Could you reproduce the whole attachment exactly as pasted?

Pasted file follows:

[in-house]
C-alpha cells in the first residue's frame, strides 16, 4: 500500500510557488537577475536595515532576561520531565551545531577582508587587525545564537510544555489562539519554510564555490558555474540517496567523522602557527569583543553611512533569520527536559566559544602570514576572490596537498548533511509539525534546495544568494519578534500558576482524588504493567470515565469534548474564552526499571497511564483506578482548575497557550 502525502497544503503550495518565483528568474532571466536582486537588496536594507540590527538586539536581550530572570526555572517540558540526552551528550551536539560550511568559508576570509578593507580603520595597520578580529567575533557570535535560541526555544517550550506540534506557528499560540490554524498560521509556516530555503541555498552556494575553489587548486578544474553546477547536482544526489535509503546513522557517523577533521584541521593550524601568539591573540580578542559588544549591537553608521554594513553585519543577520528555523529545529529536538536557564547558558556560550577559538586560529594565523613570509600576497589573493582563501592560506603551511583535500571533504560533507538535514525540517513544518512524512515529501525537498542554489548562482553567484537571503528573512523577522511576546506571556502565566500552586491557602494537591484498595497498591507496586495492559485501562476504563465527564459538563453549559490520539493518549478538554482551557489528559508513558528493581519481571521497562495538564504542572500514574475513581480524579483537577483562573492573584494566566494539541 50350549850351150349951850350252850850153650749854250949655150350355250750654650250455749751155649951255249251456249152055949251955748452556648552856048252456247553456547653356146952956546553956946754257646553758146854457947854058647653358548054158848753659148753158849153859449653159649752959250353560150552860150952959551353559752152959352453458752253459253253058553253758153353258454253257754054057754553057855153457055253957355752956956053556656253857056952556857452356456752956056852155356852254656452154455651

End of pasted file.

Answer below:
[in-house]
C-alpha cells in the first residue's frame, strides 16, 4: 500500500510557488537577475536595515532576561520531565551545531577582508587587525545564537510544555489562539519554510564555490558555474540517496567523522602557527569583543553611512533569520527536559566559544602570514576572490596537498548533511509539525534546495544568494519578534500558576482524588504493567470515565469534548474564552526499571497511564483506578482548575497557550 502525502497544503503550495518565483528568474532571466536582486537588496536594507540590527538586539536581550530572570526555572517540558540526552551528550551536539560550511568559508576570509578593507580603520595597520578580529567575533557570535535560541526555544517550550506540534506557528499560540490554524498560521509556516530555503541555498552556494575553489587548486578544474553546477547536482544526489535509503546513522557517523577533521584541521593550524601568539591573540580578542559588544549591537553608521554594513553585519543577520528555523529545529529536538536557564547558558556560550577559538586560529594565523613570509600576497589573493582563501592560506603551511583535500571533504560533507538535514525540517513544518512524512515529501525537498542554489548562482553567484537571503528573512523577522511576546506571556502565566500552586491557602494537591484498595497498591507496586495492559485501562476504563465527564459538563453549559490520539493518549478538554482551557489528559508513558528493581519481571521497562495538564504542572500514574475513581480524579483537577483562573492573584494566566494539541 50350549850351150349951850350252850850153650749854250949655150350355250750654650250455749751155649951255249251456249152055949251955748452556648552856048252456247553456547653356146952956546553956946754257646553758146854457947854058647653358548054158848753659148753158849153859449653159649752959250353560150552860150952959551353559752152959352453458752253459253253058553253758153353258454253257754054057754553057855153457055253957355752956956053556656253857056952556857452356456752956056852155356852254656452154455651